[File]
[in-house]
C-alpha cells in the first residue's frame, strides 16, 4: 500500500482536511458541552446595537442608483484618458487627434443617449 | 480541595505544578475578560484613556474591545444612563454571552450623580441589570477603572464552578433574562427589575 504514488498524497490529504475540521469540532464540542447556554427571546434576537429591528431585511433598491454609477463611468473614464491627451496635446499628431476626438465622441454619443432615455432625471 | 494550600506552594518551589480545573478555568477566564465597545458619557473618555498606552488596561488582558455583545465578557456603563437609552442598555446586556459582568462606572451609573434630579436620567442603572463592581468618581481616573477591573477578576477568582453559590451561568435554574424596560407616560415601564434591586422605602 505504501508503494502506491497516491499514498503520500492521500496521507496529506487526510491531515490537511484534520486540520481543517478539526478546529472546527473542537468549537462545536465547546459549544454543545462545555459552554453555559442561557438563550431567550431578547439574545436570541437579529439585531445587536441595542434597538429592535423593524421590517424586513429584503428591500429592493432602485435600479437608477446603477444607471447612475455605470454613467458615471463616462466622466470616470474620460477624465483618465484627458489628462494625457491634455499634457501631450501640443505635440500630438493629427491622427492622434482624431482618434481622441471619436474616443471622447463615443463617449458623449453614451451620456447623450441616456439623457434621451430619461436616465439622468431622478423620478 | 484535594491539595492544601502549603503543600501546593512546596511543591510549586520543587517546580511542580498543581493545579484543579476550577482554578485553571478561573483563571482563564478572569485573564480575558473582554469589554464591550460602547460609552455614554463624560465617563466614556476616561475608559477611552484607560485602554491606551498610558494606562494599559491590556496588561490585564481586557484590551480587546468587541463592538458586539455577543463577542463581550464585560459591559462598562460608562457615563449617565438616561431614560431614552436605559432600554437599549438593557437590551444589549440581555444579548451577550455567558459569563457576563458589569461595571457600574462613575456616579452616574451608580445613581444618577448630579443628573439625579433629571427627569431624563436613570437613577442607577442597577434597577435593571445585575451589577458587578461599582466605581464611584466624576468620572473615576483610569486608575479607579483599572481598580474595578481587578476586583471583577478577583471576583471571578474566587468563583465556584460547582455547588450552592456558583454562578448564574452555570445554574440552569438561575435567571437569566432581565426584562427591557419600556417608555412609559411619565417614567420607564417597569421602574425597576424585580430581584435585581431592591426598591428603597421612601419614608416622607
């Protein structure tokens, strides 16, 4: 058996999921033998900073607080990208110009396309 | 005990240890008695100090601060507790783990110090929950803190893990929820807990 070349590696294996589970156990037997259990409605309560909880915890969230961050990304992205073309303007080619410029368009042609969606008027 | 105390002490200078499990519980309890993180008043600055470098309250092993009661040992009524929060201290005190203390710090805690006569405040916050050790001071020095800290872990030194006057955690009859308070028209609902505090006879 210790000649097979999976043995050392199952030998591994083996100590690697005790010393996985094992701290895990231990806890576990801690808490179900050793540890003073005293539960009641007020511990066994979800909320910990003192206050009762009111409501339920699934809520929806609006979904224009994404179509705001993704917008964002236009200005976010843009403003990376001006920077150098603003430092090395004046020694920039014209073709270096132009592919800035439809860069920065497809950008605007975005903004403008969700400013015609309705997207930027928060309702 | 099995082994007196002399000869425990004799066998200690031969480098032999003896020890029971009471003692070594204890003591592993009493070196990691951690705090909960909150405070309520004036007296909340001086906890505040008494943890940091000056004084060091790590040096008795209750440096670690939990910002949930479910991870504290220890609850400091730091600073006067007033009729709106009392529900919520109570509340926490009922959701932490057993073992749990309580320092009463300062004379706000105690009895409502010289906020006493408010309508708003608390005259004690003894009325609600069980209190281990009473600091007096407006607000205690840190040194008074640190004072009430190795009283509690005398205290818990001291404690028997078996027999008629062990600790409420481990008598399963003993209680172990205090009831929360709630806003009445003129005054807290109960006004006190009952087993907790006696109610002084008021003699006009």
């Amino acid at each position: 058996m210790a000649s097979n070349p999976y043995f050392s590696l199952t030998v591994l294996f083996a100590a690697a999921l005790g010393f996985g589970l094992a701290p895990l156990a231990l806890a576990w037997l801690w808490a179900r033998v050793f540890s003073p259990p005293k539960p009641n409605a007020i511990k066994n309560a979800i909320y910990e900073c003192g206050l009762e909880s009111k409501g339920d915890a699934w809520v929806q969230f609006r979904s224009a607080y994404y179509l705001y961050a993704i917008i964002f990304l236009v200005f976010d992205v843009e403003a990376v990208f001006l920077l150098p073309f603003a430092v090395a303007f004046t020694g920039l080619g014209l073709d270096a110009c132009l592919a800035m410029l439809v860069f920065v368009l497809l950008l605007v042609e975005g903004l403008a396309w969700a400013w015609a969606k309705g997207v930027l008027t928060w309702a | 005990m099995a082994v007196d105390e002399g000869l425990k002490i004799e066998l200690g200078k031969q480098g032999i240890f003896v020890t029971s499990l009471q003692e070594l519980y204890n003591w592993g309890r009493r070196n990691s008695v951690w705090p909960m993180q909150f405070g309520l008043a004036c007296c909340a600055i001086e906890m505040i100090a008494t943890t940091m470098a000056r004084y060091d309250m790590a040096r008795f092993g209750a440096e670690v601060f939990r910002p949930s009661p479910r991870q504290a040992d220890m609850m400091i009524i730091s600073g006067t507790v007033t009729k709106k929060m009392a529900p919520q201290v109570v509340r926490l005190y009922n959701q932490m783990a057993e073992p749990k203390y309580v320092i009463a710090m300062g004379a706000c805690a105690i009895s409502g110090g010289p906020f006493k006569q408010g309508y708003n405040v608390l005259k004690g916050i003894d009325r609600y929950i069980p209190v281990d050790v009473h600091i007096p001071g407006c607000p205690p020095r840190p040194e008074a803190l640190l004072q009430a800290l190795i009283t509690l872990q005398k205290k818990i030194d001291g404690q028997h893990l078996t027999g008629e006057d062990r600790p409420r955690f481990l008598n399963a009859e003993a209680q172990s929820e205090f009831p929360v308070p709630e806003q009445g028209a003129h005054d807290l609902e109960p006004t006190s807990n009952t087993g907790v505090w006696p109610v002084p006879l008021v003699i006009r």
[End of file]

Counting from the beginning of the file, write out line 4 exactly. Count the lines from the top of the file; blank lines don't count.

């Amino acid at each position: 058996m210790a000649s097979n070349p999976y043995f050392s590696l199952t030998v591994l294996f083996a100590a690697a999921l005790g010393f996985g589970l094992a701290p895990l156990a231990l806890a576990w037997l801690w808490a179900r033998v050793f540890s003073p259990p005293k539960p009641n409605a007020i511990k066994n309560a979800i909320y910990e900073c003192g206050l009762e909880s009111k409501g339920d915890a699934w809520v929806q969230f609006r979904s224009a607080y994404y179509l705001y961050a993704i917008i964002f990304l236009v200005f976010d992205v843009e403003a990376v990208f001006l920077l150098p073309f603003a430092v090395a303007f004046t020694g920039l080619g014209l073709d270096a110009c132009l592919a800035m410029l439809v860069f920065v368009l497809l950008l605007v042609e975005g903004l403008a396309w969700a400013w015609a969606k309705g997207v930027l008027t928060w309702a | 005990m099995a082994v007196d105390e002399g000869l425990k002490i004799e066998l200690g200078k031969q480098g032999i240890f003896v020890t029971s499990l009471q003692e070594l519980y204890n003591w592993g309890r009493r070196n990691s008695v951690w705090p909960m993180q909150f405070g309520l008043a004036c007296c909340a600055i001086e906890m505040i100090a008494t943890t940091m470098a000056r004084y060091d309250m790590a040096r008795f092993g209750a440096e670690v601060f939990r910002p949930s009661p479910r991870q504290a040992d220890m609850m400091i009524i730091s600073g006067t507790v007033t009729k709106k929060m009392a529900p919520q201290v109570v509340r926490l005190y009922n959701q932490m783990a057993e073992p749990k203390y309580v320092i009463a710090m300062g004379a706000c805690a105690i009895s409502g110090g010289p906020f006493k006569q408010g309508y708003n405040v608390l005259k004690g916050i003894d009325r609600y929950i069980p209190v281990d050790v009473h600091i007096p001071g407006c607000p205690p020095r840190p040194e008074a803190l640190l004072q009430a800290l190795i009283t509690l872990q005398k205290k818990i030194d001291g404690q028997h893990l078996t027999g008629e006057d062990r600790p409420r955690f481990l008598n399963a009859e003993a209680q172990s929820e205090f009831p929360v308070p709630e806003q009445g028209a003129h005054d807290l609902e109960p006004t006190s807990n009952t087993g907790v505090w006696p109610v002084p006879l008021v003699i006009r």